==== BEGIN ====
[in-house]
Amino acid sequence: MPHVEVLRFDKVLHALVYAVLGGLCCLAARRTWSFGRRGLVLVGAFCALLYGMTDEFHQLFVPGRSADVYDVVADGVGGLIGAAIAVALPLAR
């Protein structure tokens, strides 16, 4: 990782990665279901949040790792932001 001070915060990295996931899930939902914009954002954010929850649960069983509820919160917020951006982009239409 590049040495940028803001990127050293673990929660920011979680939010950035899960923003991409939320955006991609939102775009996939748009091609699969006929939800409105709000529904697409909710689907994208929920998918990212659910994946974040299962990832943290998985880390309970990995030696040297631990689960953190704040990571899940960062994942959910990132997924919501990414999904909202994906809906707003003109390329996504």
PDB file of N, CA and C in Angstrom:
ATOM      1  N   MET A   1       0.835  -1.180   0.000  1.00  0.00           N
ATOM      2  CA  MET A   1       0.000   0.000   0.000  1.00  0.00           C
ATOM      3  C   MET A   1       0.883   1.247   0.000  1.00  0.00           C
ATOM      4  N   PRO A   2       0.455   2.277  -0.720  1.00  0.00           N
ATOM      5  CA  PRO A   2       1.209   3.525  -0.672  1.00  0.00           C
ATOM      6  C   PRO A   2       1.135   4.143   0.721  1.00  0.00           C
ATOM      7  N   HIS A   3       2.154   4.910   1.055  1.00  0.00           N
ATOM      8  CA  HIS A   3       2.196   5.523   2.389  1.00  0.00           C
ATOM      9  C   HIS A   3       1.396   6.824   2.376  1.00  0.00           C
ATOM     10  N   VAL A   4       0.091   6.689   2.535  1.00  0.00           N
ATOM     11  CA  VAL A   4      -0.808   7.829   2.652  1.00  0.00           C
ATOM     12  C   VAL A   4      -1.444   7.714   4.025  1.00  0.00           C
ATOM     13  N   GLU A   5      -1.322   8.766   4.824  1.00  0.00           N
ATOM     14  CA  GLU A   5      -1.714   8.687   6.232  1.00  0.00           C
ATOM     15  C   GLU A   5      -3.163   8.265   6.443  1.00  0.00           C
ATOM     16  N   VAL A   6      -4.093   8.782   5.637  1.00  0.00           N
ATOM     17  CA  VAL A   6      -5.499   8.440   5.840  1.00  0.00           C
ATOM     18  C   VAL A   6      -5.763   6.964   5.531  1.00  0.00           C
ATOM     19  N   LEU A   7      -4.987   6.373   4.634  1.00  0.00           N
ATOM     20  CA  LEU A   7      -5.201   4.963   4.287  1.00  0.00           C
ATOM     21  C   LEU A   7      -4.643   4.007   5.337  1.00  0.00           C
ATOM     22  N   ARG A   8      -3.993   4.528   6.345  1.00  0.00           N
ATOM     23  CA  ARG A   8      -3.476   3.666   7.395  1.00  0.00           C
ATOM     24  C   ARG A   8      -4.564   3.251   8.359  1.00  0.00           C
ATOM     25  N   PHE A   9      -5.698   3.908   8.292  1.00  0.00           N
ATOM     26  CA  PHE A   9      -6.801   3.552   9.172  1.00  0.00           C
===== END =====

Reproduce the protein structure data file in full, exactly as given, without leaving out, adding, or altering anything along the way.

[in-house]
Amino acid sequence: MPHVEVLRFDKVLHALVYAVLGGLCCLAARRTWSFGRRGLVLVGAFCALLYGMTDEFHQLFVPGRSADVYDVVADGVGGLIGAAIAVALPLAR
């Protein structure tokens, strides 16, 4: 990782990665279901949040790792932001 001070915060990295996931899930939902914009954002954010929850649960069983509820919160917020951006982009239409 590049040495940028803001990127050293673990929660920011979680939010950035899960923003991409939320955006991609939102775009996939748009091609699969006929939800409105709000529904697409909710689907994208929920998918990212659910994946974040299962990832943290998985880390309970990995030696040297631990689960953190704040990571899940960062994942959910990132997924919501990414999904909202994906809906707003003109390329996504």
PDB file of N, CA and C in Angstrom:
ATOM      1  N   MET A   1       0.835  -1.180   0.000  1.00  0.00           N
ATOM      2  CA  MET A   1       0.000   0.000   0.000  1.00  0.00           C
ATOM      3  C   MET A   1       0.883   1.247   0.000  1.00  0.00           C
ATOM      4  N   PRO A   2       0.455   2.277  -0.720  1.00  0.00           N
ATOM      5  CA  PRO A   2       1.209   3.525  -0.672  1.00  0.00           C
ATOM      6  C   PRO A   2       1.135   4.143   0.721  1.00  0.00           C
ATOM      7  N   HIS A   3       2.154   4.910   1.055  1.00  0.00           N
ATOM      8  CA  HIS A   3       2.196   5.523   2.389  1.00  0.00           C
ATOM      9  C   HIS A   3       1.396   6.824   2.376  1.00  0.00           C
ATOM     10  N   VAL A   4       0.091   6.689   2.535  1.00  0.00           N
ATOM     11  CA  VAL A   4      -0.808   7.829   2.652  1.00  0.00           C
ATOM     12  C   VAL A   4      -1.444   7.714   4.025  1.00  0.00           C
ATOM     13  N   GLU A   5      -1.322   8.766   4.824  1.00  0.00           N
ATOM     14  CA  GLU A   5      -1.714   8.687   6.232  1.00  0.00           C
ATOM     15  C   GLU A   5      -3.163   8.265   6.443  1.00  0.00           C
ATOM     16  N   VAL A   6      -4.093   8.782   5.637  1.00  0.00           N
ATOM     17  CA  VAL A   6      -5.499   8.440   5.840  1.00  0.00           C
ATOM     18  C   VAL A   6      -5.763   6.964   5.531  1.00  0.00           C
ATOM     19  N   LEU A   7      -4.987   6.373   4.634  1.00  0.00           N
ATOM     20  CA  LEU A   7      -5.201   4.963   4.287  1.00  0.00           C
ATOM     21  C   LEU A   7      -4.643   4.007   5.337  1.00  0.00           C
ATOM     22  N   ARG A   8      -3.993   4.528   6.345  1.00  0.00           N
ATOM     23  CA  ARG A   8      -3.476   3.666   7.395  1.00  0.00           C
ATOM     24  C   ARG A   8      -4.564   3.251   8.359  1.00  0.00           C
ATOM     25  N   PHE A   9      -5.698   3.908   8.292  1.00  0.00           N
ATOM     26  CA  PHE A   9      -6.801   3.552   9.172  1.00  0.00           C